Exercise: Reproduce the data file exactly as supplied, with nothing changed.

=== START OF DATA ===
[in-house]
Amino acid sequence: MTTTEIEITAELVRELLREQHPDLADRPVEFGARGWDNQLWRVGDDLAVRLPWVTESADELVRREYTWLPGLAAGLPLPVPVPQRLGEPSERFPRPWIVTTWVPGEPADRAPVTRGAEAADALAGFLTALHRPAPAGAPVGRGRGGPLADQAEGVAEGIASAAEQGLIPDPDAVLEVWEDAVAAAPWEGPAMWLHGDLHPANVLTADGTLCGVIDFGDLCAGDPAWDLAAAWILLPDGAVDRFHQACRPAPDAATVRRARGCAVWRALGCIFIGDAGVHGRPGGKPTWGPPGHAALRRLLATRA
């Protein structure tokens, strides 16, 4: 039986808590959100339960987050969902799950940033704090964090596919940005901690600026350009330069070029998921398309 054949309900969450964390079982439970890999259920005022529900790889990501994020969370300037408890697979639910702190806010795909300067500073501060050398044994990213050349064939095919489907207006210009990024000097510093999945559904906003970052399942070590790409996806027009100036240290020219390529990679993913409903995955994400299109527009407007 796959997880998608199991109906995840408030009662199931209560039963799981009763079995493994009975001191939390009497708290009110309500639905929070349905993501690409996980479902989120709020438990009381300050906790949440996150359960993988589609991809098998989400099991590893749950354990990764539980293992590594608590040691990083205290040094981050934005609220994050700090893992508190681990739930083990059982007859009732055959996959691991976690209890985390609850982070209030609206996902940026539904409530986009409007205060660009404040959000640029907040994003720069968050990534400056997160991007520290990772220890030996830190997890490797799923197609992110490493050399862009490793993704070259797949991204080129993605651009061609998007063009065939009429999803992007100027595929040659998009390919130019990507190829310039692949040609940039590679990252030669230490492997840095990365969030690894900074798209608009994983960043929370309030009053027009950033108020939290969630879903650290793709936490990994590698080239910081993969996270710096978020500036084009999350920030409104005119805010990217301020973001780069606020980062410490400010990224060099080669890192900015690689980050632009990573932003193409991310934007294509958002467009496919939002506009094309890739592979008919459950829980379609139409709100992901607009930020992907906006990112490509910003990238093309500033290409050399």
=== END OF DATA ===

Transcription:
[in-house]
Amino acid sequence: MTTTEIEITAELVRELLREQHPDLADRPVEFGARGWDNQLWRVGDDLAVRLPWVTESADELVRREYTWLPGLAAGLPLPVPVPQRLGEPSERFPRPWIVTTWVPGEPADRAPVTRGAEAADALAGFLTALHRPAPAGAPVGRGRGGPLADQAEGVAEGIASAAEQGLIPDPDAVLEVWEDAVAAAPWEGPAMWLHGDLHPANVLTADGTLCGVIDFGDLCAGDPAWDLAAAWILLPDGAVDRFHQACRPAPDAATVRRARGCAVWRALGCIFIGDAGVHGRPGGKPTWGPPGHAALRRLLATRA
């Protein structure tokens, strides 16, 4: 039986808590959100339960987050969902799950940033704090964090596919940005901690600026350009330069070029998921398309 054949309900969450964390079982439970890999259920005022529900790889990501994020969370300037408890697979639910702190806010795909300067500073501060050398044994990213050349064939095919489907207006210009990024000097510093999945559904906003970052399942070590790409996806027009100036240290020219390529990679993913409903995955994400299109527009407007 796959997880998608199991109906995840408030009662199931209560039963799981009763079995493994009975001191939390009497708290009110309500639905929070349905993501690409996980479902989120709020438990009381300050906790949440996150359960993988589609991809098998989400099991590893749950354990990764539980293992590594608590040691990083205290040094981050934005609220994050700090893992508190681990739930083990059982007859009732055959996959691991976690209890985390609850982070209030609206996902940026539904409530986009409007205060660009404040959000640029907040994003720069968050990534400056997160991007520290990772220890030996830190997890490797799923197609992110490493050399862009490793993704070259797949991204080129993605651009061609998007063009065939009429999803992007100027595929040659998009390919130019990507190829310039692949040609940039590679990252030669230490492997840095990365969030690894900074798209608009994983960043929370309030009053027009950033108020939290969630879903650290793709936490990994590698080239910081993969996270710096978020500036084009999350920030409104005119805010990217301020973001780069606020980062410490400010990224060099080669890192900015690689980050632009990573932003193409991310934007294509958002467009496919939002506009094309890739592979008919459950829980379609139409709100992901607009930020992907906006990112490509910003990238093309500033290409050399």